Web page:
Green, greener, Copenhagen: Why Danes love to “be green”
One of the first things I noticed when I came to Denmark were the windmills. They were everywhere. In the fields, parking lots, they even put them in the ocean. Now there is certainly a lot of wind here (every girl that has ever tried going out with nice hair can confirm that) and it’s nothing but smart to actually make use of it, but there is more to this sustainable movement than the economic aspect.
Copenhagen is a role model for sustainable urban planning. With the city striving to become CO2 neutral by 2025 (meaning that CO2 emissions are reduced to a minimum and the remaining emissions are compensated for with green initiatives so as to achieve zero net CO2 emissions), the city council has implemented an action plan to provide renewable energy and, at the same time, reduce the use thereof. This not only means retrofitting houses, but also increasing usage of bikes as well as saving water, electricity and so on. This plan might seem ambitious, but so far the city has reached its interim goals way ahead of time and passed all tests with flying colors. Go Copenhagen!
In addition to sustainable urban life, our very own Copenhagen Business School has jumped on the environmental bandwagon and is working hard to catch up with the city planners. In only four years, the CBS Goes Green campaign has reduced the school’s CO2 emissions by 20% and they’re not stopping there. This is evidence of CBS’s strategy to become a sustainable university. This has been very well received by the Danish media and the public, which is not surprising because Danes simply love to care about the environment.
This is another thing that I’ve noticed about life in Copenhagen: Danes care. They care about each other, they care about the community and, most importantly, they care about nature. Having lived in the city for 2 years by now, I have seen a countless number of initiatives to improve “the quality of life”. Now don’t get me wrong, I love sustainability just as much as the average Dane does, but I’ve always wondered why “being green” is so much more popular here than anywhere else.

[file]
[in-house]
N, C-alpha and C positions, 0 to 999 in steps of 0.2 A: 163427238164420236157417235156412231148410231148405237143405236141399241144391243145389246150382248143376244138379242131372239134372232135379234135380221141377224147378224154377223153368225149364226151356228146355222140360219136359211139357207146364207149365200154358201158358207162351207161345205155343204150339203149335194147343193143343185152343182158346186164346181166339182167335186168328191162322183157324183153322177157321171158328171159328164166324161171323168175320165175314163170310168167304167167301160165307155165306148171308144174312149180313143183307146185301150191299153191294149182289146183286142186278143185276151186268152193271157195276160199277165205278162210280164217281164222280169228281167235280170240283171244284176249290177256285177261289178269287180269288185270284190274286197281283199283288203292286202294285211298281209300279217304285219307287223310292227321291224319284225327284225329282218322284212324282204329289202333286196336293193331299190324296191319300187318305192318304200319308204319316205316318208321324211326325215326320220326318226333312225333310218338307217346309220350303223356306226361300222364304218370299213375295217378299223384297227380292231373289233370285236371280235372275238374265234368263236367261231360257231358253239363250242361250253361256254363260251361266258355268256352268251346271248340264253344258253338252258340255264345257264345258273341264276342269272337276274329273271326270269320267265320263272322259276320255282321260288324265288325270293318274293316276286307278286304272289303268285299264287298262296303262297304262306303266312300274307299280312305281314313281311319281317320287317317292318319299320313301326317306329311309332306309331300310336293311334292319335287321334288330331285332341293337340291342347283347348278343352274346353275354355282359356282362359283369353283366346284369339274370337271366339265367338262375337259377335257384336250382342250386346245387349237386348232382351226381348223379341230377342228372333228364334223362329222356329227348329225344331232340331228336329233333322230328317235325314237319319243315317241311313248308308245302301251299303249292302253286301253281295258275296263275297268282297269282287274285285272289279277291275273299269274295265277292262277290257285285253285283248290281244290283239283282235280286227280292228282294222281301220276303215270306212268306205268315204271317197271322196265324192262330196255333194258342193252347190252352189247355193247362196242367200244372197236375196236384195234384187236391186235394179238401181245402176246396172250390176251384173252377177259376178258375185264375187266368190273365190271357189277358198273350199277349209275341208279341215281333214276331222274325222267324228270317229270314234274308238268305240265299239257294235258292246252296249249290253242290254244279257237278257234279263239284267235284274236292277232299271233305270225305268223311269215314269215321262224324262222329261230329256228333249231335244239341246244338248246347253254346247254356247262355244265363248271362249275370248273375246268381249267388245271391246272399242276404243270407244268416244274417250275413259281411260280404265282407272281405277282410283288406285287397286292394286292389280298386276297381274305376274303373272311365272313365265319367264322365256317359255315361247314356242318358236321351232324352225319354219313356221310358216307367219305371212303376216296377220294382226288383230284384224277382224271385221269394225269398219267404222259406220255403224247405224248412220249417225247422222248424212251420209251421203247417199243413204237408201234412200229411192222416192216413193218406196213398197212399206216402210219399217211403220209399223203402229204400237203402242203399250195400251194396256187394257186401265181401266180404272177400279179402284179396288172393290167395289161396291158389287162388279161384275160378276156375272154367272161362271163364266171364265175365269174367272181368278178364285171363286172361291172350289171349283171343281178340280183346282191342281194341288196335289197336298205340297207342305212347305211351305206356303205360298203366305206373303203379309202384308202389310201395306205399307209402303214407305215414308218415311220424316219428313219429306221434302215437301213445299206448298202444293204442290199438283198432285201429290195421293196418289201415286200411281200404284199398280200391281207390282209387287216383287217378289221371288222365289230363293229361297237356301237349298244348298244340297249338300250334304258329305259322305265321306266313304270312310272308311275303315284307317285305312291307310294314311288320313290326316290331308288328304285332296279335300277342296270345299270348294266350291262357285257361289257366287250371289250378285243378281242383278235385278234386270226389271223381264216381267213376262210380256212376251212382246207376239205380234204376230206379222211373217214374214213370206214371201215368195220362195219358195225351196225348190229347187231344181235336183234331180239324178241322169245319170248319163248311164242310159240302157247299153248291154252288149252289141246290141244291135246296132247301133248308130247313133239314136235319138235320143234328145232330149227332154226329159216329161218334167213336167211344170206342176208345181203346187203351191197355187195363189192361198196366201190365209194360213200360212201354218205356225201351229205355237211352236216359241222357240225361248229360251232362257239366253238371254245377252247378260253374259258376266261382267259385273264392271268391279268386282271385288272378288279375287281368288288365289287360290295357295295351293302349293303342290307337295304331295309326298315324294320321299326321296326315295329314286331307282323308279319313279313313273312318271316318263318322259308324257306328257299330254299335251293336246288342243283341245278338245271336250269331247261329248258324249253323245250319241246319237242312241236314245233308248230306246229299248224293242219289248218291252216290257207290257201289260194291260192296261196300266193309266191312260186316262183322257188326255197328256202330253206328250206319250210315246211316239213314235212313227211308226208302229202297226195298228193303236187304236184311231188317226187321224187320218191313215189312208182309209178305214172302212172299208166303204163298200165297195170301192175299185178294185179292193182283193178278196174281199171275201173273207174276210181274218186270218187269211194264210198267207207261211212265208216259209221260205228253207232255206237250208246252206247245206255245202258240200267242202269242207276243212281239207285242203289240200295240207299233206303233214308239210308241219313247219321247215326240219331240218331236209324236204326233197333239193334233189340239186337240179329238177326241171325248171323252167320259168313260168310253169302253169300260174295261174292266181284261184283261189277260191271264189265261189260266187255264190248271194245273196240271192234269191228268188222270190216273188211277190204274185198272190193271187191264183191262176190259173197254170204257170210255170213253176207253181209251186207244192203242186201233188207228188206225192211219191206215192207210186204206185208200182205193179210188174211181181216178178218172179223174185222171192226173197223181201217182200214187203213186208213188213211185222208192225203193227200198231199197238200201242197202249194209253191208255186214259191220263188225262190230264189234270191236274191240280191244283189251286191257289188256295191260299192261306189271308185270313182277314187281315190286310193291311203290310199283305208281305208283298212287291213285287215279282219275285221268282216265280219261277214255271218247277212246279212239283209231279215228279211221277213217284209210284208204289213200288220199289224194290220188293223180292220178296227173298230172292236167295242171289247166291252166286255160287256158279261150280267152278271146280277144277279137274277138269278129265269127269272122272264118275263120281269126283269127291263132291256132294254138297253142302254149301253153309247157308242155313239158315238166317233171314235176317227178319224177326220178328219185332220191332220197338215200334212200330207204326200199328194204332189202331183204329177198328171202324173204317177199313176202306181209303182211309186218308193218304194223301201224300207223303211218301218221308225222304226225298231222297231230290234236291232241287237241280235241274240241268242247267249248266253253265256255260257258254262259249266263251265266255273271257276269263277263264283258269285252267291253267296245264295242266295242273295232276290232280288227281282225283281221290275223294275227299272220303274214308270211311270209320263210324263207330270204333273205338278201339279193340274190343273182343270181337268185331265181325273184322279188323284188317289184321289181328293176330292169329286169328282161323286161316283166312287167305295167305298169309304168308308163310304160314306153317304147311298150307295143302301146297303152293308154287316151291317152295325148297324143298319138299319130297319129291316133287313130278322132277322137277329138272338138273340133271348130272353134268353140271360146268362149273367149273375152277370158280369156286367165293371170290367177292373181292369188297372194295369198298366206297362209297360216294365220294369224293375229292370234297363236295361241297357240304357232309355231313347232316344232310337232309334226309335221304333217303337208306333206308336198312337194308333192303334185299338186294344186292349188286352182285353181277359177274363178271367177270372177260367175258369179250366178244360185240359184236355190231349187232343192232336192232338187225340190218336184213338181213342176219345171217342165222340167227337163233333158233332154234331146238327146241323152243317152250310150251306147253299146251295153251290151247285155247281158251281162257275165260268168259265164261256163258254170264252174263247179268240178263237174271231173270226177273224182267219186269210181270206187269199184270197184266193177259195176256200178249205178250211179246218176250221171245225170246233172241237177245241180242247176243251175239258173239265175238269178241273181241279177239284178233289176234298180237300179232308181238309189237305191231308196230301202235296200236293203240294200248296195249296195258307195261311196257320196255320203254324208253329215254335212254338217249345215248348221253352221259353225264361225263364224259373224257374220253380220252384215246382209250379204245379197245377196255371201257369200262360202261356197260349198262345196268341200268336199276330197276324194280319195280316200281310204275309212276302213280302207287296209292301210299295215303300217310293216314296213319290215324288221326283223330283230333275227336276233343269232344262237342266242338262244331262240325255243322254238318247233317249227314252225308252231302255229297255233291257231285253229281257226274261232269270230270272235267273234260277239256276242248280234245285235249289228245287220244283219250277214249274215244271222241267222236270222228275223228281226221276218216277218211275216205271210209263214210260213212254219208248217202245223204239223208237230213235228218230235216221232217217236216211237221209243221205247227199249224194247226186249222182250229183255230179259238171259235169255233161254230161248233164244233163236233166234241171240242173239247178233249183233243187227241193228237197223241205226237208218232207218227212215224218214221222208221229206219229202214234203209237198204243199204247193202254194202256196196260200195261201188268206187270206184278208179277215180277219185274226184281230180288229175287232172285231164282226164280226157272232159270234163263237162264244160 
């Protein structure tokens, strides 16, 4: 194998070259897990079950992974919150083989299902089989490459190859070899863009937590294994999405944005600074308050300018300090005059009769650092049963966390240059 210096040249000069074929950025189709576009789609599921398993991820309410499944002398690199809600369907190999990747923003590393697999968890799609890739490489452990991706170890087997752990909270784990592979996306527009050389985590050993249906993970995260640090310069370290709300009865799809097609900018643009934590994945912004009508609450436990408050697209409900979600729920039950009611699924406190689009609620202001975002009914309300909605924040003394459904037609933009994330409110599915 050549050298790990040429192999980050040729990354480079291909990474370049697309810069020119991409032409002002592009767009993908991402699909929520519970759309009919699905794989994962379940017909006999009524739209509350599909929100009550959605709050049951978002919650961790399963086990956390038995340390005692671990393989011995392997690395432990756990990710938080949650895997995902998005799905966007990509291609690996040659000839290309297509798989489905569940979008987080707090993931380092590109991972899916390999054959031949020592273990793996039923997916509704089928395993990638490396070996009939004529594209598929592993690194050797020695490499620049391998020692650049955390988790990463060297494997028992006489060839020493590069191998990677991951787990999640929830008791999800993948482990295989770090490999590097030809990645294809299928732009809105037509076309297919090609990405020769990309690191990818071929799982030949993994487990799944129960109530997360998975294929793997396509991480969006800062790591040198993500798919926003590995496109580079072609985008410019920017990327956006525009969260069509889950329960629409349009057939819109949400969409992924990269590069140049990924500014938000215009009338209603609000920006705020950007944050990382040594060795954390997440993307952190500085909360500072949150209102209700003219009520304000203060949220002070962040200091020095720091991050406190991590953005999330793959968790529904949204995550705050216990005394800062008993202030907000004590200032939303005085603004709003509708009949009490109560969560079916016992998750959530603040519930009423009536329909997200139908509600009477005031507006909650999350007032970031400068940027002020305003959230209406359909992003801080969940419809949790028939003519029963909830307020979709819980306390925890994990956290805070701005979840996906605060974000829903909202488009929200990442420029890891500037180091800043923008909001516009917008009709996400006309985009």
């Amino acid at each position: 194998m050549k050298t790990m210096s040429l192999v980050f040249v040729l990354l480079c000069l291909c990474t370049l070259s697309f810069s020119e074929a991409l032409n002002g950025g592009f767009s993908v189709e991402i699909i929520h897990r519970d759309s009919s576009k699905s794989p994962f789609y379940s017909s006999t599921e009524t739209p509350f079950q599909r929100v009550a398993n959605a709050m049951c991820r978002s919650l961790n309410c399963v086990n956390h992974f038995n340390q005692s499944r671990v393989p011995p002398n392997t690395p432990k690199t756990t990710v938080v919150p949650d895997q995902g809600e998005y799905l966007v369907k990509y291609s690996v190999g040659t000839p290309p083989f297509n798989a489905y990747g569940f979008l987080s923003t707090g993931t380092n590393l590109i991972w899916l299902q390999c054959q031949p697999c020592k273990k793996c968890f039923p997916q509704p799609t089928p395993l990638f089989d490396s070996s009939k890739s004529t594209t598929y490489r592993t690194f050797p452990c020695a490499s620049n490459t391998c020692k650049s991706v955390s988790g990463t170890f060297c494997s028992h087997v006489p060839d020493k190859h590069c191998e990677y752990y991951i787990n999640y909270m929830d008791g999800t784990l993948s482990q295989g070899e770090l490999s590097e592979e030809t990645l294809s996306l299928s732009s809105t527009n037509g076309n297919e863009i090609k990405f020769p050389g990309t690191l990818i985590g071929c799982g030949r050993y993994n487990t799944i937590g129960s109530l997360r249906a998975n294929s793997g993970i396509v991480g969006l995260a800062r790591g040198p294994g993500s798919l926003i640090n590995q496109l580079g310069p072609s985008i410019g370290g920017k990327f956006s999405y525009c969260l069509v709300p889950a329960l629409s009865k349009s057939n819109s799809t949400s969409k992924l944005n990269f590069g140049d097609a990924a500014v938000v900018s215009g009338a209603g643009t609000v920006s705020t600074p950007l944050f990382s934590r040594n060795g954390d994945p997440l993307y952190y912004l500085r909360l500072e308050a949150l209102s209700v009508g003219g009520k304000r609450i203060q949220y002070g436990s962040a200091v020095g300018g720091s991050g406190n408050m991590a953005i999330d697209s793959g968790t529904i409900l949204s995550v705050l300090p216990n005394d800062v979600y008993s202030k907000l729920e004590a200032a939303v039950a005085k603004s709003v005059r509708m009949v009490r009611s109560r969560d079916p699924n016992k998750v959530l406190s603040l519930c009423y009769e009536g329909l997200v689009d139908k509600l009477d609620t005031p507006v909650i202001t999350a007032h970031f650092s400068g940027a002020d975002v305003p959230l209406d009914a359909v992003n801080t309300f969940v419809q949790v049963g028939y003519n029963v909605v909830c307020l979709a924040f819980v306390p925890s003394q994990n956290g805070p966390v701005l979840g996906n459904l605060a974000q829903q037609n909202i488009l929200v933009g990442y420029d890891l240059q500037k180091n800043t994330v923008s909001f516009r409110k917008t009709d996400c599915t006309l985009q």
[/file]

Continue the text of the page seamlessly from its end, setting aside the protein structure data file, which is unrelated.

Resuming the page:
Danes not only separate trash in God knows how many different categories, save water, and turn off the lights, but they also don’t mind biking day in and day out in weather conditions that would make an Alaskan dog-sledge driver shiver. But what makes them willing to make these efforts?
Now, you can blame their cultural heritage. Danes are Vikings. They have not only been able to survive on this ferocious piece of land, but they have been thriving on it (Just look at their size!) So, a 15-minute bike ride to school does not easily throw them off.
So is it just that Danes are simply good, law-abiding citizens or is there another reason for their high commitment?
Well, you don’t need to be Einstein to know that the country is flat, really flat. The island of Amager, for instance, has been extracted from the sea and is now only a couple of meters above sea level. So, with global warming, the ocean is slowly creeping up on their beloved Copenhagen and as much as Danes do love the sea, they certainly don’t want it flooding their backyard.
All in all, Danes are doing a really great job at turning their capital into a “green” island by promoting renewable energy and even changing their own habits. However, with the water literally at their doorsteps, they certainly have a higher incentive than many other nations. If you had the choice between separating paper from plastic or packing up your stuff to secure yourself a spot on Frederiksberg hill, you would looove to be green, too.